WDR The Cologne Broadcasts, Mediagroup GMBH, Alternate Side Records

Marshall Gilkes – composer, arranger, trombone, conductor; Johan Hörlén • alto saxophone, flute, clarinet; Pascal Bartoszak • alto saxophone, flute, clarinet; Ben Fitzpatrick • tenor saxophone, clarinet; Paul Heller • tenor saxophone, clarinet; Jens Neufang • baritone saxophone, bass clarinet; Andy Haderer • trumpet, piccolo trumpet, flugelhorn; Wim Both • trumpet, flugelhorn; Rob Bruynen • trumpet, flugelhorn; Ruud Breuls • trumpet, flugelhorn; Ludwig Nuss • trombone; Raphael Klemm • trombone; Peter Hedrich • trombone; Andy Hunter • trombone (track 6); Mattis Cederberg • bass trombone, tuba; John Goldsby • bass; Billy Test • piano; Hans Dekker • drums; Sabeth Pérez • vocals (track 5)

Nine tracks recorded November 11/14/15/16 2022 Cologne, Germany

Radio station big bands are a fascinating phenomenon. The BBC Big Band, originally known as the BBC Radio Big Band, was officially part of the BBC from 1979 to 1994 when bean-counting suits at the Beeb decreed it had to dismantle. Thankfully, due to overwhelming public opposition to the decision, an agreement was reached whereby the band played on, albeit managed from outside the BBC and with its musicians freelance rather than BBC staff.

Things are very different in Germany where there are so many state-funded radio bands (and radio orchestras) with such fluid station organisation, that it’s hard to say exactly how many Deutsche/German Rundfunk/Radio Big Bands currently exist.  At least half a dozen seems a safe generalisation. These include the NDR, SDR and (as here) the WDR. The N, S and W stand for North, South and West.  Berlin-based RIAS (Rundfunk Im Amerikanischen Sektor) was a cold war legacy station.

Why are there still so many German radio bands, and orchestras? One theory is that they are needed to employ all the fine musicians coming out of all the fine music colleges which the German state also pays for.

Whatever the reason, the Rundfunk bands have long been famous for their high quality and readiness to employ top players and writers from all round the world, especially the UK and USA. Just about everybody who is anybody in jazz has at one time been on the German Radio Big Band Waggon. And long may it last.

This CD is from WDR, the Westdeutscher Rundfunk (WDR) in Cologne, with nine tracks recorded at the radio station studio in November 2022. The leader is American virtuoso trombonist Marshall Gilkes, who spent four years with the band around ten years ago and has several times returned to guest lead and record.

I think it’s reasonable to think that sometimes the DR bands sound a little too anxious to demonstrate their superb – often brass heavy – musical skills, rather than simply swing. As is the case here, where I must admit to feeling a bit overwhelmed by everyone’s ability and a tad underwhelmed on toe tapping.  The creative and very clever cross rhythms and double time ballads tend to make the music lurch rather than lope, which may or not appeal, entirely dependent on the listener’s music taste.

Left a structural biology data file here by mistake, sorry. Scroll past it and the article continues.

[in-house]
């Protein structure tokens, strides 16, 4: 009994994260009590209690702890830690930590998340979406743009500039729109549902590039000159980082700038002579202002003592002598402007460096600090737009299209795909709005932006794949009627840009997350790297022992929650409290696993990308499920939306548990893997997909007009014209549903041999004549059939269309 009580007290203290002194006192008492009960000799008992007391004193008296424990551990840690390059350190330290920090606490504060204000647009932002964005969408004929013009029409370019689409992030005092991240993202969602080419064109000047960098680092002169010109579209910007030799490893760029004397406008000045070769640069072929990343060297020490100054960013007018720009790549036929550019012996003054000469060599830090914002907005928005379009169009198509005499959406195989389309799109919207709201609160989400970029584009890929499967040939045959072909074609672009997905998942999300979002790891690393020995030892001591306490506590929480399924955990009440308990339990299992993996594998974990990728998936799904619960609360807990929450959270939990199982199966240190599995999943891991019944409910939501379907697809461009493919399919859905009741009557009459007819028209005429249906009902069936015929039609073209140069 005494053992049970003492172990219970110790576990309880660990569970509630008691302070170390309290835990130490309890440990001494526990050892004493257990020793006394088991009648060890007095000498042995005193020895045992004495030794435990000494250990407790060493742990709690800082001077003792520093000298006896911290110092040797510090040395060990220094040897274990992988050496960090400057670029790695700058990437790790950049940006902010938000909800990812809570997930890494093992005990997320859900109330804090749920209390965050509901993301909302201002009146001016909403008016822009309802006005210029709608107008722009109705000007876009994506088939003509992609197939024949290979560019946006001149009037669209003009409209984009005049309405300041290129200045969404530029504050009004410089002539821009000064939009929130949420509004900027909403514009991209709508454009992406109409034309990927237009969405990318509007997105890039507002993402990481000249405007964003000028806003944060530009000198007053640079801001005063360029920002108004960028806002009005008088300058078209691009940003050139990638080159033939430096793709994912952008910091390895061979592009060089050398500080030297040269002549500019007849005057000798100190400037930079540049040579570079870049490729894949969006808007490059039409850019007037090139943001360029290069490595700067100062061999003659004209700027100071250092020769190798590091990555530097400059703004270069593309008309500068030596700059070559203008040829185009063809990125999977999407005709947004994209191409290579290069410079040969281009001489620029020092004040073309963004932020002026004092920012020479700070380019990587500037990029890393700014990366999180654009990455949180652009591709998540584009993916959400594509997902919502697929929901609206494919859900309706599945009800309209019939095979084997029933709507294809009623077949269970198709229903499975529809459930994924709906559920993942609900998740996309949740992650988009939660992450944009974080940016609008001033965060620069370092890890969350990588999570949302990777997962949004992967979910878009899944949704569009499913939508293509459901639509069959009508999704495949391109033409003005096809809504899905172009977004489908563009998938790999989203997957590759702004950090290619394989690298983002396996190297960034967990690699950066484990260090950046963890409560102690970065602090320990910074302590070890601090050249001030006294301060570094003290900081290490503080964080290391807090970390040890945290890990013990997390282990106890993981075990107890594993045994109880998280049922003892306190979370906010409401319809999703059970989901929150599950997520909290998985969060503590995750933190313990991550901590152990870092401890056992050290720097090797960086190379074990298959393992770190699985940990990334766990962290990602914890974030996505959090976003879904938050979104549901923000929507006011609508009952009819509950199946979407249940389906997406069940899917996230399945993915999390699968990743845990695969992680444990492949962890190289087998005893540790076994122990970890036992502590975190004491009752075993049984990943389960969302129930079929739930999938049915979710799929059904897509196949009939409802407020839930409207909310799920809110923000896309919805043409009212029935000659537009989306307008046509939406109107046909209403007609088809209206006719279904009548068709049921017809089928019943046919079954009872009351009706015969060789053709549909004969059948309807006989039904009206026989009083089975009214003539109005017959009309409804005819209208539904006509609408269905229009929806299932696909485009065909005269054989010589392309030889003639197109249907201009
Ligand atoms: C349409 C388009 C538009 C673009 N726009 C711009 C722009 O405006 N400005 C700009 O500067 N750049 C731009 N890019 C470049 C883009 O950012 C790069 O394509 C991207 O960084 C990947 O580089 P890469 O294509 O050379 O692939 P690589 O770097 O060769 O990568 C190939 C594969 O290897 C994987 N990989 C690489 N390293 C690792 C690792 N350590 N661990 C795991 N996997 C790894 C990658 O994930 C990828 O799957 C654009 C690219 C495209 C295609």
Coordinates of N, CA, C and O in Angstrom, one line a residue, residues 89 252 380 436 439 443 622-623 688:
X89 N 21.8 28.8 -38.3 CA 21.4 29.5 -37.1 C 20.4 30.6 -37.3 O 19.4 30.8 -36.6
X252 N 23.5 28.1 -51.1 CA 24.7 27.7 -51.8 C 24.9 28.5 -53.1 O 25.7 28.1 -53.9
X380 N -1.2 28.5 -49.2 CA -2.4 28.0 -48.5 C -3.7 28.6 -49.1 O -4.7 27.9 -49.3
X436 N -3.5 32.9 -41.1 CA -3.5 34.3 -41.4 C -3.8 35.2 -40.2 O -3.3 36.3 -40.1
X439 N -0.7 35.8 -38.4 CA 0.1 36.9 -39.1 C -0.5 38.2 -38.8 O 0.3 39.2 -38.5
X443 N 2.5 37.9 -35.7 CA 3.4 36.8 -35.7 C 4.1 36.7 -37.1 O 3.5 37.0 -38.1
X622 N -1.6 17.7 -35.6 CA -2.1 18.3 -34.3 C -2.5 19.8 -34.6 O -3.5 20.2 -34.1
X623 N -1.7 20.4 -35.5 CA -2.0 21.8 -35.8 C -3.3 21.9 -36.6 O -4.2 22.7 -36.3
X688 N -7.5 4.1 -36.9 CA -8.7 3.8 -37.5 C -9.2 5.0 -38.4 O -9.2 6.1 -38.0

Of course, music should be adventurous, but I was left yearning for a little more simple swing. Much as I used to wish Tubby Hayes would not always astonish with so many notes, played so quickly. As always, though, don’t follow my preference. As per my note at the end of another review, give this WDR offering a taste listen on free Spotify.

All tracks are arranged by Marshall Gilkes and he wrote all but two tunes, traditional melody All the Pretty Little Horses and This Nearly Was Mine from Rodgers and Hammerstein. Trombone afficionados will marvel at Gilkes’ range-busting rapid-fire technique; budding trombonists may just give up playing. But a lot of the German radio Big Band musicians have that affect. The stations are like a breeding ground for musical Usain Bolts. I’ve seen a few on guest gigs in London, most recently with Rory Ingham’s glorious Trombone Assembly at a Pizza Express, and it fair takes the breath away.

My Unanswered Prayer is a glorious ballad, featuring the remarkable Billy Test on piano. He’s another American playing working with WDR in Cologne. Sugar Rush is a wonderfully descriptive piece about what happens when you give kids too many sweets. German Paul Heller on tenor and Marshall Gilkes both dazzle. I felt exhausted just listening.

It’s a given that CD sleeves are small, so a simple fold sleeve note must have limited space for text. But the print here is so small that I’m betting most people will need a big magnifying glass.